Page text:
I’d decided to take the mountain bike. This would be its first trip away and I planned to use it. My main goal was Hanging Rock, a dazzling precipice somewhere in the Blue Mountains that I’d seen pictures of but never really chased. Then someone posted a dawn shot on Facebook and I was truly hooked this time. I queried as to how to get to the place and received a reply. Now it was written in ink.
There’s a trail by the name of Burramoko, off the end of Ridgeway Road, which leads you to Baltzer Lookout. From here you can get shots of Hanging Rock. I determined that I would try for a dawn rendezvous but that’s not always as easy as it seems.
After setting up at Coolah I’d been nearly a week in the wilderness and loving every minute of it but Hanging Rock would make the trip truly worthwhile. It kept dragging me further ahead of schedule than I’d originally intended until I arrived a full day early and decided to try for a sunset ride just to check everything out.
The lady at the National Parks office at Blackheath had been very helpful, plying me with maps and relevant information to the point where I wasn’t sure which one to consult next but it was photocopied mud map that was the key so I sought out Ridgewell Road and travelled to the first locked gate. It was here, I had been informed, that you could park your vehicle but, when I arrived, I was so glad it was late and a week day because your odds of getting a park would be zero on weekends and holidays. There’s a sum total of about 6 spots and only two where a motorhome would fit. I was lucky.
The map said it was 1 ½ kms to the second locked gate and then a further 4 kms to Baltzer. I was so glad I’d brought the bike. I set out without glasses because the light was getting poorer by the minute and regretted it soon after when clusters of insects smacked me in the face and a couple got under my eyelids. It was a real roller coaster ride with erosion humps everywhere making the downhills a bit thrilling but the real excitement was further on.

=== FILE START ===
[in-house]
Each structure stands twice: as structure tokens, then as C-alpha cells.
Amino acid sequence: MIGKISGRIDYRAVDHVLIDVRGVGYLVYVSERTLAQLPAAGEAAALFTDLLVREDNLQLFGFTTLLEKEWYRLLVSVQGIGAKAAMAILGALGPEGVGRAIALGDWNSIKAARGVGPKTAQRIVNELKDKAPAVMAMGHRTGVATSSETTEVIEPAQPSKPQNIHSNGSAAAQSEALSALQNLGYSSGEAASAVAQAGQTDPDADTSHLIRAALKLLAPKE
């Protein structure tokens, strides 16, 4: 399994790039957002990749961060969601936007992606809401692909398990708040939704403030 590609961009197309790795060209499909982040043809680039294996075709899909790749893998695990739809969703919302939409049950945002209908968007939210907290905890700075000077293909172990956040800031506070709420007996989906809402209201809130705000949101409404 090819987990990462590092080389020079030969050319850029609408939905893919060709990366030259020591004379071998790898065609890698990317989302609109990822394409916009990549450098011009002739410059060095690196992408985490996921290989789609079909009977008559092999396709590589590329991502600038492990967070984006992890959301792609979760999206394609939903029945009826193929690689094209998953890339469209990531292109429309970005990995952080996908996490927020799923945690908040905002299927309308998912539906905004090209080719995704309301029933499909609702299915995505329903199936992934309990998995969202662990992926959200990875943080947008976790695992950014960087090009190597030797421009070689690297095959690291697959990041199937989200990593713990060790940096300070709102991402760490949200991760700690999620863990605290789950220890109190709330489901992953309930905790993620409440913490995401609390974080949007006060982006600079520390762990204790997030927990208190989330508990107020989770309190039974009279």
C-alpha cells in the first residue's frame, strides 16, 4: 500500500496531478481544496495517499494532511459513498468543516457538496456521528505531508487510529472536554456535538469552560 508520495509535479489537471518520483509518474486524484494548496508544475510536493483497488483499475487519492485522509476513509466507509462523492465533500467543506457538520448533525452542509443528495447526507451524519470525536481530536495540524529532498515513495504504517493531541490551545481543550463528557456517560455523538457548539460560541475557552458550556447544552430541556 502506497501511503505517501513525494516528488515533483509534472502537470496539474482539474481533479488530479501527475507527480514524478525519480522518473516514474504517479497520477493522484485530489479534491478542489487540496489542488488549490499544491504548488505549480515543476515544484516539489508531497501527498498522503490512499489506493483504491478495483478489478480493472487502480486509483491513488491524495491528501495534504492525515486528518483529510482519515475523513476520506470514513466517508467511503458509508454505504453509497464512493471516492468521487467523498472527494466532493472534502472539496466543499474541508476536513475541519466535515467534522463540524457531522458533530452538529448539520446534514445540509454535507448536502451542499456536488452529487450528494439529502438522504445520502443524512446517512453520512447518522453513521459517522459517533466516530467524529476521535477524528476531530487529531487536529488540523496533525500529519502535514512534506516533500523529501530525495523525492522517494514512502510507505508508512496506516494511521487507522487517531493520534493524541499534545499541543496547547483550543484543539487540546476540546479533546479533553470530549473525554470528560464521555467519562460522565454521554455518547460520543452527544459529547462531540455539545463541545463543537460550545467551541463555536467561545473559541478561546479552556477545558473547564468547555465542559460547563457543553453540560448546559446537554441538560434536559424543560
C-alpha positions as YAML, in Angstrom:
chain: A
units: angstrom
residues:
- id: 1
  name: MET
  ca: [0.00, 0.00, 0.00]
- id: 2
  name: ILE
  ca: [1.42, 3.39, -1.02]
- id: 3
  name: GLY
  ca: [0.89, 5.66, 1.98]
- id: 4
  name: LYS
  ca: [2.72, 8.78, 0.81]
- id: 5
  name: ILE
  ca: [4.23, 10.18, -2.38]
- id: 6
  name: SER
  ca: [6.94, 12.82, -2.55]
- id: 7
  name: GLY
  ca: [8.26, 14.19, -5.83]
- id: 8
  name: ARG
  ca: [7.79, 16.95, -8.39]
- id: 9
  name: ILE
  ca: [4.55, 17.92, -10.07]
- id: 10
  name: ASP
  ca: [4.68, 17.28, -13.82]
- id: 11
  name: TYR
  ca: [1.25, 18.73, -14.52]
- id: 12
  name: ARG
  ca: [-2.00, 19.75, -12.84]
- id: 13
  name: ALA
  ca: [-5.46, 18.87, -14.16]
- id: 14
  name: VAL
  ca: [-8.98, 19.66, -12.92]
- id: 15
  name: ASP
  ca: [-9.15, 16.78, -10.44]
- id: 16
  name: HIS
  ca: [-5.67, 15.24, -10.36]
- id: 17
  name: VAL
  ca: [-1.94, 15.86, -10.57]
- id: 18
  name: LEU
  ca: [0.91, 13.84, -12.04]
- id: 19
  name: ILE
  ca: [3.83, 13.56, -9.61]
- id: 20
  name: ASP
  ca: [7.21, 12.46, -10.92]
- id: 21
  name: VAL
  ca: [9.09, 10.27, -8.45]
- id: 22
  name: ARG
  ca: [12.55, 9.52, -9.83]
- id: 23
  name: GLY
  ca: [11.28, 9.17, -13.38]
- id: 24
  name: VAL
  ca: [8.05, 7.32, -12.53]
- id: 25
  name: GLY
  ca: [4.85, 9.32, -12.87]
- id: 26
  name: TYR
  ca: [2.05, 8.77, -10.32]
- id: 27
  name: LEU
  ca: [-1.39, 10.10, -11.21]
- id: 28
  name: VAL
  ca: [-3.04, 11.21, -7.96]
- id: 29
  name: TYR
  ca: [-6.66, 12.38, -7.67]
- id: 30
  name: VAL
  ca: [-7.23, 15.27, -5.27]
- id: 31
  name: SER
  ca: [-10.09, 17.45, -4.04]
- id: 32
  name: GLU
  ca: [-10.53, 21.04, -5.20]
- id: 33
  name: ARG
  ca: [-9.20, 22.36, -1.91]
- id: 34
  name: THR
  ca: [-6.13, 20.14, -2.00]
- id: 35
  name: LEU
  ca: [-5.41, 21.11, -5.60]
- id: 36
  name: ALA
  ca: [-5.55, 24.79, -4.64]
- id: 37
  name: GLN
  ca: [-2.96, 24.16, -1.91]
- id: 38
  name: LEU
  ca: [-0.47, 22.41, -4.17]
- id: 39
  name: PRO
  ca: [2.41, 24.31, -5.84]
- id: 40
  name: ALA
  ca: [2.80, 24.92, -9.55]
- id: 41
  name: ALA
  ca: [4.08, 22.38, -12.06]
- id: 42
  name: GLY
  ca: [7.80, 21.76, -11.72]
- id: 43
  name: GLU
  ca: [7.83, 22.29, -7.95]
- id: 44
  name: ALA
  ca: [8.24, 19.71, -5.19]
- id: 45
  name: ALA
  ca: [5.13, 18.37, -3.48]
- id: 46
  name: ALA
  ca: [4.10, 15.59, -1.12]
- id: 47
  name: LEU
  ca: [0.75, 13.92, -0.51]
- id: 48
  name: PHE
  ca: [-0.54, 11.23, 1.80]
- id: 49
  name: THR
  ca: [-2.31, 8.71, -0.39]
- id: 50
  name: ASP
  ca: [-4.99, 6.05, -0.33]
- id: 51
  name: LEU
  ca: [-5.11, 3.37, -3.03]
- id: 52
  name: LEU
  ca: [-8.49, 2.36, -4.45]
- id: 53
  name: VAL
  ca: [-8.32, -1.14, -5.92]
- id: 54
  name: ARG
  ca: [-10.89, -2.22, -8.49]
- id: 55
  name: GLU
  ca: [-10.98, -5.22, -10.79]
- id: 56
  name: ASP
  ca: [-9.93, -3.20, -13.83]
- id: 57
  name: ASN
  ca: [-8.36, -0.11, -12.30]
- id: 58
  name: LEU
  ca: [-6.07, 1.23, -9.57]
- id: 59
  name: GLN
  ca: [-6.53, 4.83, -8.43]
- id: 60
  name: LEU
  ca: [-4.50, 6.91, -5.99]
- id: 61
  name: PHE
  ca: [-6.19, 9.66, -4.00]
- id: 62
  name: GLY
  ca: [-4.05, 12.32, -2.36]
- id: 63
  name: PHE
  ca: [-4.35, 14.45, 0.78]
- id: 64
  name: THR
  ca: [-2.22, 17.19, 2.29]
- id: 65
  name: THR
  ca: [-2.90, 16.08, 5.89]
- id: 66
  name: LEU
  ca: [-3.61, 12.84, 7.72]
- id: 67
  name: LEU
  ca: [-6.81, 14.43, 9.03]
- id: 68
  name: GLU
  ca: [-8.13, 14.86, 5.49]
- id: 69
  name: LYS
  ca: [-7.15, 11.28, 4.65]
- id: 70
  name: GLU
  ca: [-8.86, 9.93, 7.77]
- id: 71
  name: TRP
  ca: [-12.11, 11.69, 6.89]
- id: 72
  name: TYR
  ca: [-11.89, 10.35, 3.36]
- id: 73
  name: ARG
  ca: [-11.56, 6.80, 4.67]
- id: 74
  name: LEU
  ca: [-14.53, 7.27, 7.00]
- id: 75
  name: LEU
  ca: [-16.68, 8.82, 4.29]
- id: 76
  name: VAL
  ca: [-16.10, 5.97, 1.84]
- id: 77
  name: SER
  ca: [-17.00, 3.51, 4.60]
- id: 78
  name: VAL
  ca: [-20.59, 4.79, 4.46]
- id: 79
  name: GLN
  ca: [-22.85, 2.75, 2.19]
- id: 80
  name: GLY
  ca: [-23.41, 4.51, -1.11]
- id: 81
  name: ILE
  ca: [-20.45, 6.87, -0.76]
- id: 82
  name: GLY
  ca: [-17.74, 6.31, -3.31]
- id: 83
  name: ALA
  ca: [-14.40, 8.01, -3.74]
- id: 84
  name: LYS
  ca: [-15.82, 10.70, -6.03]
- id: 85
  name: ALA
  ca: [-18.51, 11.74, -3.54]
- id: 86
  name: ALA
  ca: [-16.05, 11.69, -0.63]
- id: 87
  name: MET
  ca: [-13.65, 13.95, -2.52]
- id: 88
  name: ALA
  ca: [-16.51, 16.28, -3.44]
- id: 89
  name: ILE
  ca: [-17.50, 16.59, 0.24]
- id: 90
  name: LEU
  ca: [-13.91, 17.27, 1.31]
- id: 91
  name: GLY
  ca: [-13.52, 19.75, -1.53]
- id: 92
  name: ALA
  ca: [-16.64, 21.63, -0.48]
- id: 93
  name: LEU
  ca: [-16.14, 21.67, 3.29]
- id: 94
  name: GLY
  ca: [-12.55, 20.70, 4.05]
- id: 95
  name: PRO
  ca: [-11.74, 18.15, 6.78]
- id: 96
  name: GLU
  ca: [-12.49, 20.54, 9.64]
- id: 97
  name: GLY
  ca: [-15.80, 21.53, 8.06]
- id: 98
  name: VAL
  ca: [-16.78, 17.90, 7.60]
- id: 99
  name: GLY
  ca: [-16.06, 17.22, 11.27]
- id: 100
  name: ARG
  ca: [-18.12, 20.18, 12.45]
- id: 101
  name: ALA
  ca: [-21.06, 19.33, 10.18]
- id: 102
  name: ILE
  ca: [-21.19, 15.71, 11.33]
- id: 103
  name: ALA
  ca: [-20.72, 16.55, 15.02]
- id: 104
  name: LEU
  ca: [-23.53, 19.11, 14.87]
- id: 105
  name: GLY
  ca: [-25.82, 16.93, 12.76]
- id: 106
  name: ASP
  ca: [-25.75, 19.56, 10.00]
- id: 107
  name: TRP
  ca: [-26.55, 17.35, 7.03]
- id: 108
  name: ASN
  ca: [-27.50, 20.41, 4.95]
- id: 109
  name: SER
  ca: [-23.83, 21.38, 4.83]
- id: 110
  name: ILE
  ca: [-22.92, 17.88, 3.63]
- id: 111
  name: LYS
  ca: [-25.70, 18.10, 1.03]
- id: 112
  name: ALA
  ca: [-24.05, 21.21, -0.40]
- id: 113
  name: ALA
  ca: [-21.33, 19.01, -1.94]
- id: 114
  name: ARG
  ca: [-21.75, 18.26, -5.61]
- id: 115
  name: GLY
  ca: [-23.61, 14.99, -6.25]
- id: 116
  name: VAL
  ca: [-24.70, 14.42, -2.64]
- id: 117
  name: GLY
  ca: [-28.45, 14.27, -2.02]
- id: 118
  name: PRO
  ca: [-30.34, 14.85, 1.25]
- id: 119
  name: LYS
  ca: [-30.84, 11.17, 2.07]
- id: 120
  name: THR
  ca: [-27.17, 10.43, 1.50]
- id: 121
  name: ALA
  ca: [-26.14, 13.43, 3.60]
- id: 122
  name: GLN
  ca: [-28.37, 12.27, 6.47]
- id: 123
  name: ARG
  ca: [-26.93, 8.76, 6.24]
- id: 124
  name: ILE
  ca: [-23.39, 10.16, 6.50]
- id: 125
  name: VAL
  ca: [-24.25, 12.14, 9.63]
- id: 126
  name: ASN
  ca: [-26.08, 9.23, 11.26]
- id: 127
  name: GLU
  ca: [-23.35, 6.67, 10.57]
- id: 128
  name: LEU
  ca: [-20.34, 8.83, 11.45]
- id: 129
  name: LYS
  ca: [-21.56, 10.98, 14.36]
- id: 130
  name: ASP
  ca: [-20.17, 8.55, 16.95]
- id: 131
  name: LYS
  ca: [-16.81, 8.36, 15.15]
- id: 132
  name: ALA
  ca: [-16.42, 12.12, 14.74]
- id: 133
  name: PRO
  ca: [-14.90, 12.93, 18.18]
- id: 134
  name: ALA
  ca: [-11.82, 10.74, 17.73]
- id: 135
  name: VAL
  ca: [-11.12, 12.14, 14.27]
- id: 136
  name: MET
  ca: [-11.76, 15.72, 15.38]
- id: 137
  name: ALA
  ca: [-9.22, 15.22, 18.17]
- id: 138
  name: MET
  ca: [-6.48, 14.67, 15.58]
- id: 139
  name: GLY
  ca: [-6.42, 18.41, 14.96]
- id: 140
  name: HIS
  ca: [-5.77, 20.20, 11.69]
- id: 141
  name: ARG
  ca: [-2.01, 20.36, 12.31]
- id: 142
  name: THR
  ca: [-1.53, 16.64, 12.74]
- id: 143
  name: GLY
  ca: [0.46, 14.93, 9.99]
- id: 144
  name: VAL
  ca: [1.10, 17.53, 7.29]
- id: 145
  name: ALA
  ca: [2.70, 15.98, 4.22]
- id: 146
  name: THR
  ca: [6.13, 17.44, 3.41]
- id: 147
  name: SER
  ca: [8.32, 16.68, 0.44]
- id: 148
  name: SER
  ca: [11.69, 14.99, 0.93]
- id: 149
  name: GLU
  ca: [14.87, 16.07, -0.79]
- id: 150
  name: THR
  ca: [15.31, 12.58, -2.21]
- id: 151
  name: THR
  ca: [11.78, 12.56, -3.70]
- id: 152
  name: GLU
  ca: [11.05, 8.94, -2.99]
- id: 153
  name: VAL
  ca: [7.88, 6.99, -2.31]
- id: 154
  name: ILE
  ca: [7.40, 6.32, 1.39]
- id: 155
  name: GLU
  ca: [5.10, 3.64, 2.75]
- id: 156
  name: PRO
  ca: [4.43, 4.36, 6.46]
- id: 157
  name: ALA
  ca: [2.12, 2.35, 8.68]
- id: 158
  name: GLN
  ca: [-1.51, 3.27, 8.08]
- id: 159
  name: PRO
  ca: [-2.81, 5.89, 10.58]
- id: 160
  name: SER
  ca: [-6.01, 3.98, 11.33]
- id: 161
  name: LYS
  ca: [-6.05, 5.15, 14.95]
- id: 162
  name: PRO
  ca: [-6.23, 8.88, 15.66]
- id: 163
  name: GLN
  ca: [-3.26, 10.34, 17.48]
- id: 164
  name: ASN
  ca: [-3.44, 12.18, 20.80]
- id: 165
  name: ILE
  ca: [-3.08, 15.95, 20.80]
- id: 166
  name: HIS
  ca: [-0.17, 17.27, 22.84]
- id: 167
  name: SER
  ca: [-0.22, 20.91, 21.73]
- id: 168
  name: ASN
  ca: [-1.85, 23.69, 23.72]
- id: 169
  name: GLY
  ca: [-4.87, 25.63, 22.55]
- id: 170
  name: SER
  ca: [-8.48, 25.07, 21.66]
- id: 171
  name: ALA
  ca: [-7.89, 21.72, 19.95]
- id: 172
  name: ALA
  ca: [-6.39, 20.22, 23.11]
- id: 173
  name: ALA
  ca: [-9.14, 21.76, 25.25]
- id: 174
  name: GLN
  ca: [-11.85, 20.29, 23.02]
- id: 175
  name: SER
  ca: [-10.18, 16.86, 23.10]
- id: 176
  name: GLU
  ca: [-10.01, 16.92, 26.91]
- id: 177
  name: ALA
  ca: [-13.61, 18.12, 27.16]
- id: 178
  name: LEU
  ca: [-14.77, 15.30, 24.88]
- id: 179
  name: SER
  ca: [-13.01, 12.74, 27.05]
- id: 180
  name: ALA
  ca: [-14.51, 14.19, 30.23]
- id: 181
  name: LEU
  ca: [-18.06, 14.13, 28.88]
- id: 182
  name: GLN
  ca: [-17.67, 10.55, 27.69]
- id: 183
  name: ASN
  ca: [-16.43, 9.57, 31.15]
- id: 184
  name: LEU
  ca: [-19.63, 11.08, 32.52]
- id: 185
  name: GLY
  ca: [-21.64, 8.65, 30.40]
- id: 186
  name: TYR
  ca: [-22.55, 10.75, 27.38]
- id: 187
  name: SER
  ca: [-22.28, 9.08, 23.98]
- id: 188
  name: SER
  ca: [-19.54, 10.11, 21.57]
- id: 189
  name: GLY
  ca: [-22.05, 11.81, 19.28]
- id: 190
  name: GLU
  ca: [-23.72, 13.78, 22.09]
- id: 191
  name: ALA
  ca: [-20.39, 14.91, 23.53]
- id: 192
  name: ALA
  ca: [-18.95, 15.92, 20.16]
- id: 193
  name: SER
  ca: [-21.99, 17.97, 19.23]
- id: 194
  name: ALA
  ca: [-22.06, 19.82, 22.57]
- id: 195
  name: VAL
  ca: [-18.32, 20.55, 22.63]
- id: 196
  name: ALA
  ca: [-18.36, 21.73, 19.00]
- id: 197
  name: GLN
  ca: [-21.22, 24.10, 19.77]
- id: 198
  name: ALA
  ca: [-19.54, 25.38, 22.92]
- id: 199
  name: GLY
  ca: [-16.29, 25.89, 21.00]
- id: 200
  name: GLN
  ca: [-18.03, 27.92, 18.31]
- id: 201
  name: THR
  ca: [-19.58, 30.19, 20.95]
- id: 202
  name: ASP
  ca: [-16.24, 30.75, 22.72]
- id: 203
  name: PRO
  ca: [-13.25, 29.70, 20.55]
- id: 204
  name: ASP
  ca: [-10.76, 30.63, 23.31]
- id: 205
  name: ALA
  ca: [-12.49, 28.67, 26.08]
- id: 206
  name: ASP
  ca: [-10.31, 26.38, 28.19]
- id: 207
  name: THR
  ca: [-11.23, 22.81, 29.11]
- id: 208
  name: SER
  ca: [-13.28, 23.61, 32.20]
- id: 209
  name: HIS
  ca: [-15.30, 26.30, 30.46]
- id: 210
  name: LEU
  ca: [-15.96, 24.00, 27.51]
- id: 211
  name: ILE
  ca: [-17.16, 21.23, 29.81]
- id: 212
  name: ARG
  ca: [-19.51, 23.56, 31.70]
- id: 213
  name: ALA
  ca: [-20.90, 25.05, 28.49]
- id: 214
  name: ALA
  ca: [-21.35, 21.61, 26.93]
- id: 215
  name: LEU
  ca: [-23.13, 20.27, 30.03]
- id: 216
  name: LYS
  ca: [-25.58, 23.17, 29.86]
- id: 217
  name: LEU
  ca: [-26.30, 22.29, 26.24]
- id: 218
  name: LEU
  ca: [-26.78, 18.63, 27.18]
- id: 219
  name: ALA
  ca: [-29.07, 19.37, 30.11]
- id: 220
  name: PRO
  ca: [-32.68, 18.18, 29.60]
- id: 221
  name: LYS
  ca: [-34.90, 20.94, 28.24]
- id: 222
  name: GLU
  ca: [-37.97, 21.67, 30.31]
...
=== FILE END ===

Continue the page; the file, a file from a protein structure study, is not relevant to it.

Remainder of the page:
I reached Baltzer and parked the bike; you have to walk the last 200 metres. It’s only then that you get a sense of just how epic this spot is. There are no fences, just vertiginous drops into the abyss of Grose Valley. Your sense of balance becomes instantly heightened; the slightest breeze becomes cause for alarm as the ridge narrows to its ultimate conclusion. I couldn’t see Hanging Rock initially and looked in vain for the tell-tale overhang before finally figuring that photographing that iconic view involved going left down a trail that I had no wish to try now the sun had actually vanished from sight; so I retired from the scene and pencilled in the morrow.
As ever, wanting to get up without an alarm means little sleep will be had and only about four hours maximum was had in fits and starts before 5.30 arrived and it was suddenly panic stations because I knew I wanted the right light, nothing’s quite like the golden hour. Spurred on by the raucous cry of a lone currawong I frantically got my riding gear on and headed out. Flecked between the woodland vegetation a brilliant smoky red sun indicated its presence, tormenting me with colours I knew would be gone by the time I reached the lookout.
However, it was the bush track I had to concentrate on, especially the sandy bits and the erratic downhills. I made good time and worked out that after leaving the bike I had to drop off left of Baltzer to get the shot that every other snapper worthy of the name already had. But my, how steep was the track! In a word, “very”. I hesitated here and there because there was only a rutted trail beside the canyon wall, one slip and you could appear in the obituary columns next week.
The sought after scene came into play at last as I neared the bottom and passed three bolts to which rock climbers could fix their gear. I knew already why I didn’t go rock climbing, this merely served to confirm that view.
Being close to Hanging Rock makes you even more in awe of how geology works. This protrusion, that will one day collapse (never with me on it!), is epic in scale and deliverance and, once you’re there, it’s easy to understand why people come here despite the safety hazards. Somehow the other distant cliffs pale into insignificance beside this wonder of abstract art. It took me some time before I decided to leave but I was secure in the knowledge that I had, at last, viewed and recorded this iconic platform.
The road back was almost lost in reflection except that the wildflowers had been kissed by old sol at shallow angles and their colours shone brilliantly. It’s not always that planned days work out as you’d hoped, but this had exceeded my expectations.